The second thing is ‘the Afghan people. They have always been defending this country, from all the aggressors . . . I think this war can be won by the Afghan people, by the people who live in these villages. If these tribes and villagers are supported wisely and properly, I think they can be very successful in defeating the Taliban.’

There are two possible options in his view. One is: ‘If Pakistan stops [their support] the war will eventually stop because the cap is there. If it stops there then it will stop here, too.’ The second is internal opposition. The people are ‘the one solution that could fight against the Taliban . . . If they talked to people who have been dominated by the Taliban the last couple of years, they’d find they were really tired of the Taliban; because there hadn’t been any progress, people were fed up with them checking their mobile phones every day.’  He explained that the Taliban were quite paranoid about mobile phones and scared they would give their positions away, like a GPS. ‘They check your phone and search houses. But that doesn’t mean they [the Afghans] like the Americans . . . I think they are fed up [with them too]. But they would like someone who is on their side. If they see the Americans and the Afghan government are on their side, and have support from them, they can easily fight against the Taliban. Because they are from that area and if a Talib comes and attacks someone or does some bad thing in the area, he [the victim] knows who the guy is. If that Talib escapes from the area, he is going to go and ask for the arrest of [the Talib’s] father or brother. This is how things work here.’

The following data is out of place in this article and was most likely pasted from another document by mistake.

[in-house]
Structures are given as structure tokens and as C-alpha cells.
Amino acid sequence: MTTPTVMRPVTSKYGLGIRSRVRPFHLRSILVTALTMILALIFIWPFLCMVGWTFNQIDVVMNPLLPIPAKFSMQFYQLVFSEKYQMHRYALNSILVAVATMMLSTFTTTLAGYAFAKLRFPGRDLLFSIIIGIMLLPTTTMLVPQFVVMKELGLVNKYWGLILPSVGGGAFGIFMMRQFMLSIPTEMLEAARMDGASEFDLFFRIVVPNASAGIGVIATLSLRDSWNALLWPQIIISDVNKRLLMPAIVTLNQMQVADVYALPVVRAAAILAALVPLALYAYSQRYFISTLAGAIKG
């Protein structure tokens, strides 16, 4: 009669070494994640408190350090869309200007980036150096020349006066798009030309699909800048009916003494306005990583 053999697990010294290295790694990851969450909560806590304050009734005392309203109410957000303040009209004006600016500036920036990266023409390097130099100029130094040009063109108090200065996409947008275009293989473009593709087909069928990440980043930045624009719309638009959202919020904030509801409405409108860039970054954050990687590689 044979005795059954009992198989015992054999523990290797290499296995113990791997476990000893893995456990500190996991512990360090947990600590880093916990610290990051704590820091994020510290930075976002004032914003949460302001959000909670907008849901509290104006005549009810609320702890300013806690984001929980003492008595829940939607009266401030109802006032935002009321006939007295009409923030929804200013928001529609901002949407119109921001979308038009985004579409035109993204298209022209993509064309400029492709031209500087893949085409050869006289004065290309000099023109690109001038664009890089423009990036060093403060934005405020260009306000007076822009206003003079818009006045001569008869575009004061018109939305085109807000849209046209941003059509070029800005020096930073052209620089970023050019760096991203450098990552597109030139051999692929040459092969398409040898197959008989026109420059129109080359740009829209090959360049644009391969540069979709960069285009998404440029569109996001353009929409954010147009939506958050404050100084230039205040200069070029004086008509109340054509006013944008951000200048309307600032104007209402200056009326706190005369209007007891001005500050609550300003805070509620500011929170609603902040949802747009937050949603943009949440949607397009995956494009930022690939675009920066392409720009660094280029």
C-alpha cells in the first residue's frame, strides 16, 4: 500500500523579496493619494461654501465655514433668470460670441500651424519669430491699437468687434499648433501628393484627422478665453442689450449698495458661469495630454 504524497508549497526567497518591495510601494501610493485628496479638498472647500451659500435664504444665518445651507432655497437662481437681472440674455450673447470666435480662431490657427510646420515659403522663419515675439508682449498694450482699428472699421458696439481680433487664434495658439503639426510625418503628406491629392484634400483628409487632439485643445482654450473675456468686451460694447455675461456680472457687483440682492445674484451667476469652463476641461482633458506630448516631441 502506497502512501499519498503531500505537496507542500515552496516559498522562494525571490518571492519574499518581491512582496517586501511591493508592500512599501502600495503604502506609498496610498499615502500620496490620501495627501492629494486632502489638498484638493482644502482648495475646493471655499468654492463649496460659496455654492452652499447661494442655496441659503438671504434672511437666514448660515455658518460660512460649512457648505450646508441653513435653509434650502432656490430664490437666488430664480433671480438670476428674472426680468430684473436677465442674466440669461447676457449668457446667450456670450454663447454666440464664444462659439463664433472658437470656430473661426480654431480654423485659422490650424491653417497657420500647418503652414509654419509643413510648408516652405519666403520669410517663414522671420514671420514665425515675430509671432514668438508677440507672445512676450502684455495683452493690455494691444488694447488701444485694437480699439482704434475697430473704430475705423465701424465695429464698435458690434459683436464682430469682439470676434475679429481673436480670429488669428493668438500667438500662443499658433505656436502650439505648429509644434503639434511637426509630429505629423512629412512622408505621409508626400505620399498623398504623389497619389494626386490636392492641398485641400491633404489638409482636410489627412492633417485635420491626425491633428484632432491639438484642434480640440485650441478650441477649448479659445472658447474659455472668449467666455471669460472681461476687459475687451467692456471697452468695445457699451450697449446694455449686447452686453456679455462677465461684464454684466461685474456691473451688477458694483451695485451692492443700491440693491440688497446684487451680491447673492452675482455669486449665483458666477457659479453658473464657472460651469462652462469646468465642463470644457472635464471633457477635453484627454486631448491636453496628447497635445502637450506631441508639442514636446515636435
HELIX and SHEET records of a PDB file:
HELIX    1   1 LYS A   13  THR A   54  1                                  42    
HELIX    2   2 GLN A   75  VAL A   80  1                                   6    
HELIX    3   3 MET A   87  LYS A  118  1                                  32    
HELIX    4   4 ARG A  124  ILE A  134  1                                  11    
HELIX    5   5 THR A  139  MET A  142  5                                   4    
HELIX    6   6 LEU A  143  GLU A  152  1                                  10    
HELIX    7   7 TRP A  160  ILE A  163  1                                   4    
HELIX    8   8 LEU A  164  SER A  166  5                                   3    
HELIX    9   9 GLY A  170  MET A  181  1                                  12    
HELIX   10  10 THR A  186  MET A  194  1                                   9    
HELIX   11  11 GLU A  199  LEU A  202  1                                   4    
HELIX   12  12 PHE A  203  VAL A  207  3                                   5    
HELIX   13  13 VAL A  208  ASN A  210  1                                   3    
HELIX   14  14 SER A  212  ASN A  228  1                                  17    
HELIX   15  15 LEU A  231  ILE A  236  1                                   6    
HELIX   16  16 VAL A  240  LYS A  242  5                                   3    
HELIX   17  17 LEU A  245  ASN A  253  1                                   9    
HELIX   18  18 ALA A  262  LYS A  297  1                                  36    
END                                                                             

He gave what he said was a ‘good example’ from Kandahar. One person was kidnapped so, in retaliation, his family kidnapped five of the kidnapper’s relatives and gave their family an ultimatum: ‘Return our man within twenty-four hours or there will be trouble.’  They got him back. ‘This is how things work in Afghanistan. It’s not going to work if you say: “Hey, is this person okay? Did you harm him or not?” No, in Pushtu we have an expression: “You can only break metal with metal.” So this is how things work in Afghanistan.  The tribes need to be engaged in security in Afghanistan.’

The resident’s view has to be taken seriously since it comes from an intelligent and well-informed Kandahari, who believes a local police force with local knowledge and proper government support can defeat the Taliban. It also seems to be very close to General Petraeus’s plan to set up local village police forces, known as arbaki, similar to the local tribal militias the Americans used with such success in Iraq. However, as so often seems to happen in Afghanistan, some units are complaining they have received no money from the government and are consequently losing interest. Once again, Kabul’s failure to follow through may prove a fatal weakness’.

Extract from my latest book “War Against the Taliban: Why It All Went So Wrong,” Bloomsbury.

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American military getting tougher with Pakistan?

See American General Jack Keane’s interview with the BBC, very interesting http://www.bbc.co.uk/news/world-asia-16832359

– it seems to follow the thinking in the US military on Pakistan that I marked out on in the epilogue of my book – see below:

Extract from the epilogue of my book: “War Against the Taliban: Why It All Went Wrong in Afghanistan,” in the bookshops now: